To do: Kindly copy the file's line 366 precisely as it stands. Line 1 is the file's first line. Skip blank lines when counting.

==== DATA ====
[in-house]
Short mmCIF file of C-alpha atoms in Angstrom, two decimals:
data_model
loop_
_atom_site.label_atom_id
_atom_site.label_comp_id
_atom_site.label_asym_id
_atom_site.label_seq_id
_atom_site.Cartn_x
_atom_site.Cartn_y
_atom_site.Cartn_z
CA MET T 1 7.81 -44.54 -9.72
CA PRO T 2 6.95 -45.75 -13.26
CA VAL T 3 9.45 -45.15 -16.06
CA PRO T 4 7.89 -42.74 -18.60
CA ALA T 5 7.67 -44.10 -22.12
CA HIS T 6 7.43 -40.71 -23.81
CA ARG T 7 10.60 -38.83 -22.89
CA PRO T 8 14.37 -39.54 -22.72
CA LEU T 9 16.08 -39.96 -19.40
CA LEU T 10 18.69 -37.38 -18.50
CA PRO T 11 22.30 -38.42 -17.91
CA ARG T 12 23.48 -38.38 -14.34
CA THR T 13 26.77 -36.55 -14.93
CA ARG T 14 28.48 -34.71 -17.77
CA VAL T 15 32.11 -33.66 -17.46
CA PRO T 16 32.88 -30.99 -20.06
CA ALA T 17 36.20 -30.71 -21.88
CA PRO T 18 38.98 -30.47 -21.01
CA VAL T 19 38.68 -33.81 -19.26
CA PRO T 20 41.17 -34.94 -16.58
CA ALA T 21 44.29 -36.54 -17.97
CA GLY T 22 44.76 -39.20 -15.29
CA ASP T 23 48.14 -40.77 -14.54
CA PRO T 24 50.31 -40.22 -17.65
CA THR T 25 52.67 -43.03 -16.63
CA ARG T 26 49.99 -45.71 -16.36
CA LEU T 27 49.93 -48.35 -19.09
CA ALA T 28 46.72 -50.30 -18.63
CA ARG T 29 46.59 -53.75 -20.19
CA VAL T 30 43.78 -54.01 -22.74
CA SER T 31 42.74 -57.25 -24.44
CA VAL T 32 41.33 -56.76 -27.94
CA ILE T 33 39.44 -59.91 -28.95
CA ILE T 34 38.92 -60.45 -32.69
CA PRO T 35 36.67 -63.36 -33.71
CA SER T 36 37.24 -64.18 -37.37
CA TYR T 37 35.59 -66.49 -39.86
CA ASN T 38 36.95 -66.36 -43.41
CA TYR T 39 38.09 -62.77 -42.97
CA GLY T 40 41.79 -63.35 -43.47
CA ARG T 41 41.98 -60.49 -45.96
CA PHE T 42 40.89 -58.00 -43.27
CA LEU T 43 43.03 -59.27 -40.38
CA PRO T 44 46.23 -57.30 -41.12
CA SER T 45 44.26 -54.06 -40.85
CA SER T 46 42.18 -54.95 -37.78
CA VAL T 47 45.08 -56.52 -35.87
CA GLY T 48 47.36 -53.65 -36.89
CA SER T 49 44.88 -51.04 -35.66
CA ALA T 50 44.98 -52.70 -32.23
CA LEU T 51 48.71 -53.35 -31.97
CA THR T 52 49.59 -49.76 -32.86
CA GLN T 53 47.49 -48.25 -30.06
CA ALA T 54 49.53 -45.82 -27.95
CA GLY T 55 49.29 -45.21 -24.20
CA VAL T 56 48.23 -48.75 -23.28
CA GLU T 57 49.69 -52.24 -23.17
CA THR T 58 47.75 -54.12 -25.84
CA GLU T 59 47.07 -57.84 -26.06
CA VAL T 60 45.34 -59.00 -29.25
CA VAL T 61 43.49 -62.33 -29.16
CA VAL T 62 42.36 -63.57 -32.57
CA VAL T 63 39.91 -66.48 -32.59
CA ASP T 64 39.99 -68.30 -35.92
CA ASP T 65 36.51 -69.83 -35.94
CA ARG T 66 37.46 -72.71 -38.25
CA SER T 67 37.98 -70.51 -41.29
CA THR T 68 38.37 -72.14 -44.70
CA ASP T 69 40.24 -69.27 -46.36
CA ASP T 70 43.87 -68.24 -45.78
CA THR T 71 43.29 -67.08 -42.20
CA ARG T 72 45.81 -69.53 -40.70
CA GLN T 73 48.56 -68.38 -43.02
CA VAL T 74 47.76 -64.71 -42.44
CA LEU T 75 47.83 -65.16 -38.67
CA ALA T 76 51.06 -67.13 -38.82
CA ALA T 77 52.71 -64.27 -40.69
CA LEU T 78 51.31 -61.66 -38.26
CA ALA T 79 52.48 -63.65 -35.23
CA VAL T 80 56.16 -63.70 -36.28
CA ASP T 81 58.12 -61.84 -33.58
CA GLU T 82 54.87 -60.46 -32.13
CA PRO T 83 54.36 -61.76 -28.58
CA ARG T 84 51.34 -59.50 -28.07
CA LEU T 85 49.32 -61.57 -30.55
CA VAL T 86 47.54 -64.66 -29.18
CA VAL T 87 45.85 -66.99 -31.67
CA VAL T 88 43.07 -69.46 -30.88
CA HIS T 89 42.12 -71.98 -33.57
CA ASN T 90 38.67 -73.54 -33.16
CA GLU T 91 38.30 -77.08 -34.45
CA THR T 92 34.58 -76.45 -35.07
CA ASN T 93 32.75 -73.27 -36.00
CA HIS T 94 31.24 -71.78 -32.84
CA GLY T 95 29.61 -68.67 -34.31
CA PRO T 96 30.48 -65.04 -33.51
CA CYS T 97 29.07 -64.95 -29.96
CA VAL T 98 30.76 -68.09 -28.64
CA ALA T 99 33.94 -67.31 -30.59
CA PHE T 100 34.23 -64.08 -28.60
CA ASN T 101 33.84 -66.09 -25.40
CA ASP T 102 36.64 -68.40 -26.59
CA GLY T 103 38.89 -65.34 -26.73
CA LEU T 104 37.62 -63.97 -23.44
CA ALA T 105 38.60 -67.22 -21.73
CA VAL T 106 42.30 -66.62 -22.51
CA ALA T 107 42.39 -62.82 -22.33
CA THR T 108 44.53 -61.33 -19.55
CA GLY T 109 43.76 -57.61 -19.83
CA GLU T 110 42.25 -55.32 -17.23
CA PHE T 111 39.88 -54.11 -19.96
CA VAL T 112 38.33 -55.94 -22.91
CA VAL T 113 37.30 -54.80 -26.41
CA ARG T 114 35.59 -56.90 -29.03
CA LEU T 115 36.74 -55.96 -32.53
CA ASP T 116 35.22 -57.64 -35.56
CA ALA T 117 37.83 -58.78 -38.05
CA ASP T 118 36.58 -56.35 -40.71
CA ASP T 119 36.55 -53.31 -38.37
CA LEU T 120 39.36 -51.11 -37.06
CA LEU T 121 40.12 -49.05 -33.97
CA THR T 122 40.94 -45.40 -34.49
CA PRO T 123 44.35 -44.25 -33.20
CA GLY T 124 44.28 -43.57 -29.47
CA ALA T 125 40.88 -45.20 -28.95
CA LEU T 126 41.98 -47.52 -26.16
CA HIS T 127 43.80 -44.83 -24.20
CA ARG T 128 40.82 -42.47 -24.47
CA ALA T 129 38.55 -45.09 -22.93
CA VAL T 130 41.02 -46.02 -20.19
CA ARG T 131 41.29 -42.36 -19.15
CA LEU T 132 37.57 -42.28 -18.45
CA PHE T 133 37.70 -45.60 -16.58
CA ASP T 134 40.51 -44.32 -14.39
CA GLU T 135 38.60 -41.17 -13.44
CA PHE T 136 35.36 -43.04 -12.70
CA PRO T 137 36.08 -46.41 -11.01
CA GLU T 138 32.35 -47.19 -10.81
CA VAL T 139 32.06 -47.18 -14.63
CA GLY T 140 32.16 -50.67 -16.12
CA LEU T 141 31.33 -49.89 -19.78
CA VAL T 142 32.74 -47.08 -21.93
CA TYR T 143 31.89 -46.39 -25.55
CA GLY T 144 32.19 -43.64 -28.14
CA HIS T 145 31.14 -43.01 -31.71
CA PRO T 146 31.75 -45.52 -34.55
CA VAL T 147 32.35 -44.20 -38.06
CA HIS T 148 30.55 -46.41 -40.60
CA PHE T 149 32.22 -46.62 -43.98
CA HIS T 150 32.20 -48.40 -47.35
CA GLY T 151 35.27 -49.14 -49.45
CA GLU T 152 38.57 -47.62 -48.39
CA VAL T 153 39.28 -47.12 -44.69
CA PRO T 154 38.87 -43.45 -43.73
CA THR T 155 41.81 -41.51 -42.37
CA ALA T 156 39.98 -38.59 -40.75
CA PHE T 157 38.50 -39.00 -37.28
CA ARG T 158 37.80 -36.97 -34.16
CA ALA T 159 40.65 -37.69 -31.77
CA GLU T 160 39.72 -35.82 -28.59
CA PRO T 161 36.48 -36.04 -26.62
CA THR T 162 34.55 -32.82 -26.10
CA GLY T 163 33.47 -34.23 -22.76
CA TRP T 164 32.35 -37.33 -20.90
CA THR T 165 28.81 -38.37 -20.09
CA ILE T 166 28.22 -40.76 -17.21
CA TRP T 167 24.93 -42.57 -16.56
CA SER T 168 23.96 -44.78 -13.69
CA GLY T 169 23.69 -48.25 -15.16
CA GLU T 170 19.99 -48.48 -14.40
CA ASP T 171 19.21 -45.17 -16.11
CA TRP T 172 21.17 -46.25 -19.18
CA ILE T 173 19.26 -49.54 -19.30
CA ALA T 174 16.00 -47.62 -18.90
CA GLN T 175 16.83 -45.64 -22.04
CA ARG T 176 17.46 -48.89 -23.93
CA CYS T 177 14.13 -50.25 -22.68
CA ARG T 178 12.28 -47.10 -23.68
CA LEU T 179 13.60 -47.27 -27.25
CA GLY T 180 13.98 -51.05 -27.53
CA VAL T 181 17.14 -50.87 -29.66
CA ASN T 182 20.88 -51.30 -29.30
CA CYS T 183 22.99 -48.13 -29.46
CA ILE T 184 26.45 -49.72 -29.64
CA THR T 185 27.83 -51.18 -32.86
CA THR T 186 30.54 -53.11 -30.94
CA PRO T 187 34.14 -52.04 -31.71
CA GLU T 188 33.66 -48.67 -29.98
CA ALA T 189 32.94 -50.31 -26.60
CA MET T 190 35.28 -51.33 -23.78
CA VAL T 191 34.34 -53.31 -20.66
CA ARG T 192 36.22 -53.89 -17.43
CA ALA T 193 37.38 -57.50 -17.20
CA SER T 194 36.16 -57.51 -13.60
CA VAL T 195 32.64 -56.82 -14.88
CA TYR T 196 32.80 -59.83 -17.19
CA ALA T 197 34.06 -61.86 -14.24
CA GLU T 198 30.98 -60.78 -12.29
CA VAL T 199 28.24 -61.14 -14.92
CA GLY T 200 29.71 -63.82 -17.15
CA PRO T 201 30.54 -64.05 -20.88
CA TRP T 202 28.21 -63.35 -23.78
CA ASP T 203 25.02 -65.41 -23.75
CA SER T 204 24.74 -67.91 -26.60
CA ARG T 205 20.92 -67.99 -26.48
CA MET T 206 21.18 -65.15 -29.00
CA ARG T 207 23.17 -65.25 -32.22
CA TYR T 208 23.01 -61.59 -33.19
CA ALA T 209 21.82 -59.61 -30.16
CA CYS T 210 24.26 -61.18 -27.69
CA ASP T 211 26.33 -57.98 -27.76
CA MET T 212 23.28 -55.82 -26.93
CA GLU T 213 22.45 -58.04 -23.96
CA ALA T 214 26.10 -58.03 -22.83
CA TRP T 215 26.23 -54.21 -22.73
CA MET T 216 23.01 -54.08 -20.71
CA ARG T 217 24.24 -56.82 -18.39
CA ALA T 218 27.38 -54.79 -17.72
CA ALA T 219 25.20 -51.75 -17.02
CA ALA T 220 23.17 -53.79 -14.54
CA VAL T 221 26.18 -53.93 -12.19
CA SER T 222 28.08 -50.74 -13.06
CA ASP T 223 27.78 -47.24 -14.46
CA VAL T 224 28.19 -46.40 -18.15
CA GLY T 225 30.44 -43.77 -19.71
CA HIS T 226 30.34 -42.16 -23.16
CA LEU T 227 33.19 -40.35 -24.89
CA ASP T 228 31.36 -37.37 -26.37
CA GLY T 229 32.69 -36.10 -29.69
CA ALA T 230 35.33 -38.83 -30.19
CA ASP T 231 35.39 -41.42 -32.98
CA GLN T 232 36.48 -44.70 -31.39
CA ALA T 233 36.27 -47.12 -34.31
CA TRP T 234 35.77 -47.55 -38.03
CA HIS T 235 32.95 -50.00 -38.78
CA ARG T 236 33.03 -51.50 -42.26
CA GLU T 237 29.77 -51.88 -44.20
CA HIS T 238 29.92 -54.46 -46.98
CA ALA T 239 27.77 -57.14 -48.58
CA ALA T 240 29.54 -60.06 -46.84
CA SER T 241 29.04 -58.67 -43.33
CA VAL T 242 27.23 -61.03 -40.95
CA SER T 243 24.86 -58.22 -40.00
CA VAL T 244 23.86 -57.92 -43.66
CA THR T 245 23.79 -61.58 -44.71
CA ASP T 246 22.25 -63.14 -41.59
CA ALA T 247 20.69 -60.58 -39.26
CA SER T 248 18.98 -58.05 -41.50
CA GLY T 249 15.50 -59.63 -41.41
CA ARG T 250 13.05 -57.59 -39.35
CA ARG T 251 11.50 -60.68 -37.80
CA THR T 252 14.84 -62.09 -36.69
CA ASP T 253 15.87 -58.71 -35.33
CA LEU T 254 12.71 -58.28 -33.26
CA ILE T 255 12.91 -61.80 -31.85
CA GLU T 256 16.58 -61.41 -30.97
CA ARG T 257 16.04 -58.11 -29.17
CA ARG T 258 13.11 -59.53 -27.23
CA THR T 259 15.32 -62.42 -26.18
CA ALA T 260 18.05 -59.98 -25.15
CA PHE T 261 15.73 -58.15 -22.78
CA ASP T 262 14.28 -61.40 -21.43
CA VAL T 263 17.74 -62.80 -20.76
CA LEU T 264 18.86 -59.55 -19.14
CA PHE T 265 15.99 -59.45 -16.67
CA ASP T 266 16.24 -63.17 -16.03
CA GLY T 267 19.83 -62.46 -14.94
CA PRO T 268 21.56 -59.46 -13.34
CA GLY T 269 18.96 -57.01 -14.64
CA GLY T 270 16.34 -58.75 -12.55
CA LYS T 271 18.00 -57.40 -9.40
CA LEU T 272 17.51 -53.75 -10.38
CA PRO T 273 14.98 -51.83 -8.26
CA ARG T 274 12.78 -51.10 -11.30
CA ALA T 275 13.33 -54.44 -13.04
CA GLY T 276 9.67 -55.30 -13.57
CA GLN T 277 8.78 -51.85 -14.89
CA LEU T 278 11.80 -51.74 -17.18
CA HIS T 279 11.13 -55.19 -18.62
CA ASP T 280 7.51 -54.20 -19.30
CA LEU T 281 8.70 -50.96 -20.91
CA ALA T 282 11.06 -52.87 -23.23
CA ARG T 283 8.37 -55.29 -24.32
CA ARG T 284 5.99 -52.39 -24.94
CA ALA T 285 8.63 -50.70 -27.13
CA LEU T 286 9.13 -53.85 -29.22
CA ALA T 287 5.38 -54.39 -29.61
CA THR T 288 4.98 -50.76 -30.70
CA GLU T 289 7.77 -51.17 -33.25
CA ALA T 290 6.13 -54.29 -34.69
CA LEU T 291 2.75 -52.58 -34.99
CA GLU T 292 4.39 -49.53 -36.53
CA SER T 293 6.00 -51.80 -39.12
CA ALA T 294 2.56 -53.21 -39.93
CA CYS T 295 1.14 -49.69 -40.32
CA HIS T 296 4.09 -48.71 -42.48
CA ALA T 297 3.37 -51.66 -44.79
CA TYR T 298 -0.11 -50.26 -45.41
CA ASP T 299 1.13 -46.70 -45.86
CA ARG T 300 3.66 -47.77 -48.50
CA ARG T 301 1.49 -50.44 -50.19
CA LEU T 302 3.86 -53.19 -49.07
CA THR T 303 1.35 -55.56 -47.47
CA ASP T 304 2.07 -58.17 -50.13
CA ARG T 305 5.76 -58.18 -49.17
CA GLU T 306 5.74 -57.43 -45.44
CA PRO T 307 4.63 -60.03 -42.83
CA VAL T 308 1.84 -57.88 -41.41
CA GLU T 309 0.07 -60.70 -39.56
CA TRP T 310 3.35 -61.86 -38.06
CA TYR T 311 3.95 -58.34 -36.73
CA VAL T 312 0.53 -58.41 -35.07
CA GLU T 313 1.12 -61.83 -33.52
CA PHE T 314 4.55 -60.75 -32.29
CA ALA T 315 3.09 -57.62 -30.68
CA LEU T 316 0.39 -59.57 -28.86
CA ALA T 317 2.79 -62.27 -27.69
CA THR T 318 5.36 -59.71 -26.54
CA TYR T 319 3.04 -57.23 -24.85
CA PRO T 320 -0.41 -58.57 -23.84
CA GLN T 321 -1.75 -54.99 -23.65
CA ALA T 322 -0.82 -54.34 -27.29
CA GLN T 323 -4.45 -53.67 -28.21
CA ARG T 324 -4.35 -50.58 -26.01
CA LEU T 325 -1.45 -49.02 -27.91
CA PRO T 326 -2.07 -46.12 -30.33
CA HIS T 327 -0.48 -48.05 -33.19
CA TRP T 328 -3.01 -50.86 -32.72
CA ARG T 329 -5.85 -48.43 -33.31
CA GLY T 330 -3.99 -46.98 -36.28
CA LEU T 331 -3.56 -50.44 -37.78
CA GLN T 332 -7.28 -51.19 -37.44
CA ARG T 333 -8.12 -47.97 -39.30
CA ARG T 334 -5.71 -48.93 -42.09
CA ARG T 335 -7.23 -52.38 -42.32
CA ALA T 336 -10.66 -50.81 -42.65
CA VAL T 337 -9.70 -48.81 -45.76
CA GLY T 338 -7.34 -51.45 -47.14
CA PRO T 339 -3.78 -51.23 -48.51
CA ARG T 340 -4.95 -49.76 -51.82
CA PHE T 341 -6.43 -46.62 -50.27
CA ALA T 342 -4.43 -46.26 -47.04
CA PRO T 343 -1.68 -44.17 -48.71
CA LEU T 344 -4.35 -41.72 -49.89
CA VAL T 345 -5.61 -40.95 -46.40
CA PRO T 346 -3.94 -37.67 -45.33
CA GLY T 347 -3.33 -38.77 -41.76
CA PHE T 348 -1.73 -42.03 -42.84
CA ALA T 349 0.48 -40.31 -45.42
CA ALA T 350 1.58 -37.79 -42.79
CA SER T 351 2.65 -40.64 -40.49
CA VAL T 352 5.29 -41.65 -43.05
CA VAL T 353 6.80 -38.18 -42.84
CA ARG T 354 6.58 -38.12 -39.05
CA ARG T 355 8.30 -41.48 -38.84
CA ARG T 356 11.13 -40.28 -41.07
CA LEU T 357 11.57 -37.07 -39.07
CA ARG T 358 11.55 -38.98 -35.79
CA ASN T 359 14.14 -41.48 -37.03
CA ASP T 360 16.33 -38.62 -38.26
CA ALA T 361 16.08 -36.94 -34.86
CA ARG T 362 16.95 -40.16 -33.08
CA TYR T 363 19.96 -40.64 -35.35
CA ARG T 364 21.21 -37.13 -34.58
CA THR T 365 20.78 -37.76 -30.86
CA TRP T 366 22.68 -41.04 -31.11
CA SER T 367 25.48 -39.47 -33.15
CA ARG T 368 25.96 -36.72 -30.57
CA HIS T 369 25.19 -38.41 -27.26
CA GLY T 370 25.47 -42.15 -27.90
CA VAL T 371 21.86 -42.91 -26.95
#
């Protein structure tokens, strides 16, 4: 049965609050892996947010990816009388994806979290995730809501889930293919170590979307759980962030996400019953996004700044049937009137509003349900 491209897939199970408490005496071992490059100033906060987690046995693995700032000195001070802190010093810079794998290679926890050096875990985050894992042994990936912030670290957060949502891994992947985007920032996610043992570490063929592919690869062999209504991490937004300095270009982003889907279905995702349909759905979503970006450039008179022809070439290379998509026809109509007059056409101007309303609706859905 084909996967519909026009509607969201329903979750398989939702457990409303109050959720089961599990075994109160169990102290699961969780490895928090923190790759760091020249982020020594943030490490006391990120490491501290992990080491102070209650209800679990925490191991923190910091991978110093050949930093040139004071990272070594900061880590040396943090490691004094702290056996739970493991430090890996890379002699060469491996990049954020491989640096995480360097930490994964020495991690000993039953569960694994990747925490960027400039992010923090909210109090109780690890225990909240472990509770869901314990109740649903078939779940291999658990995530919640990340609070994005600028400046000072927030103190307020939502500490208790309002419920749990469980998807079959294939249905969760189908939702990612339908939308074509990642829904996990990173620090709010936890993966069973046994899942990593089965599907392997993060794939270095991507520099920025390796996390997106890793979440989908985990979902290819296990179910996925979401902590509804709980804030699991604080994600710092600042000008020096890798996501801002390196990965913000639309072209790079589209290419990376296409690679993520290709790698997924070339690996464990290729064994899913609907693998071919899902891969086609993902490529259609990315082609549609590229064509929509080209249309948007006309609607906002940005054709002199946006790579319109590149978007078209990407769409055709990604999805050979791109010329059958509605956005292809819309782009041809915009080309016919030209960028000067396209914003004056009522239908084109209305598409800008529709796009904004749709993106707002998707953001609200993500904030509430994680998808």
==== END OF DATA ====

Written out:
CA ARG T 355 8.30 -41.48 -38.84